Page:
Not here, though. David Thompson’s beautiful boutique hotel restaurant is as classy as any joint, albeit with a bit more wood-toned warmth. (Caveat: the music is excruciating elevator world-jazz, but no one’s perfect.) As for the service, it’s efficient more than warm. Normally, I would prefer this, but part of the game this restaurant plays is that there’s no hand-holding…you’re expected to know, or to not know and guess, rather than be gently guided through a menu that will, for non-Thai-fanatics, be largely unfamiliar…and one can always feel somewhat at sea aboard the truly unfamiliar. In any case, if there’s a question of construction or detail, there’s always Thompson’s parenthetically exhaustive, obsessively pedantic, and fussily brilliant cookbook.
I’ve been warned off the tasting menu, which would be my usual choice at such an establishment, by my frequent-guest dining companion as it apparently over-relies on dessert…rarely the strength of an Asian menu. So we trade off a hand’s worth of choices (i.e. five), covering what feels like a pretty wide range of styles.
And wide-ranging is what we get. First, the crusty caramelized chicken hash (I don’t have a better way to familiarize it) on sliced fruit that serves as an amuse. Then, pigeon larp with thinly-sliced bitter melon, bracingly scudded and about as far outside Western flavor norms as anything I’ve ever eaten. It’s very difficult to eat, to be honest, and yet it’s so different that the intellectual exercise is enjoyable in its own right. (The post-larp burn, however, is a companion for the rest of the night and well into the next afternoon.) Squid with snow peas, each black with the former’s ink, is so much more delicate than what’s preceded it, and perfectly cooked to two entirely different textures. A pair of soups follow, one a rich oxtail broth that plays familiar Thai melodies in a very rich, almost French-reminiscent broth, the other a frankly brilliant gourd soup that dances a very appealing flavor tango between the familiar and the unusual. Finally, there’s a massaman duck curry rich with what I call “baking spices” in the West – this is as close to dessert as we’ll get – and a clarion combination of briefly-seared venison slices with chiles and other Thai aromatics that cleans everything up and ties off the bow with its precise, almost spare, yet intense flavors.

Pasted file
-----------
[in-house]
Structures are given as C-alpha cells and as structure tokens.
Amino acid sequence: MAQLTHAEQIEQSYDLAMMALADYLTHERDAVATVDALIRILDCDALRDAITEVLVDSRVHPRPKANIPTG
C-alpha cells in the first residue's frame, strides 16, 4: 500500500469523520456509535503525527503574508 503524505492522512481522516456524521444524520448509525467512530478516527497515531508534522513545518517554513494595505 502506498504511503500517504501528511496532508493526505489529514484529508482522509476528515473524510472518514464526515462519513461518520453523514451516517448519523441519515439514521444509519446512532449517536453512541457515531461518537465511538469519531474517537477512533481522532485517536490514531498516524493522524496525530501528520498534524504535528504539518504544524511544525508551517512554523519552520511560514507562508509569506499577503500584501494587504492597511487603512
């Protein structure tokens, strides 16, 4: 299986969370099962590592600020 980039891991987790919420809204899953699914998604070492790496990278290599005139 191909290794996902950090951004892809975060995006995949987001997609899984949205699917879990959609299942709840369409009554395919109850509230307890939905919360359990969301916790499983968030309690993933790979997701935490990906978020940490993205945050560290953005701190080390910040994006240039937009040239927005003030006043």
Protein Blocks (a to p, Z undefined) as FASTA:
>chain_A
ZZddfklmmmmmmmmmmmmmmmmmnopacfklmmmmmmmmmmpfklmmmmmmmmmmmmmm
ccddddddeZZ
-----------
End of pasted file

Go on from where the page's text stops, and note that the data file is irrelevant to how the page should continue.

All that sounds good, right? Well, not so much in toto. There are, frankly, way too many flavors in this meal. It’s our fault, not the restaurant’s, but the churning confusion on the palate is very difficult to deal with; rather than the satisfaction of a frontier explored, I’m left with organoleptic disarray, bewildered and a little overwhelmed. Next time, whether or not I choose the tasting menu, I’ll ask for some help with focus and linearity.
The wine list is extensive, and appears to be pretty decent (given the sort of food we’re eating, I scan the rich and aromatic whites, make a quick choice, and ignore the rest), albeit quite expensive. What I choose is a cultish Antipodal wine that I never see in the States.
Dry River 2008 Gewürztraminer (Martinborough) – Sneaky. Starts off very shy, then gradually opens; the ideal temperature, at least from a “cold” opening, is somewhere a little higher-temp than might be ideal for most gewürztraminer. Is what appears to be a lowish alcohol vs. the gewürztraminer norm a factor? It might be. The aromatic range includes rambutan and some stone fruit, nut oils, and roses, but everything is nicely restrained…even delicate…in comparison to the weighty power of which the grape is capable. Off-dry, but just that; this is in no way overtly sticky. Finishes long and a little tingly, with the promise of minerality to come. As the gewürztraminers of Alsace get heavier and sweeter, this is a nice respite. (2/11)
Weinbach Eau-de-Vie Poire William (Alsace) – Extremely intense, round, and fulsome, as stylistically befits any beverage from this house. Ripe pear, salt, minerality, sweat (an oddly regular component of this particular spirit, across producers and appellations). So much going on that the heat, which is not inconsiderable, actually takes a step back. I like this a lot. (2/11)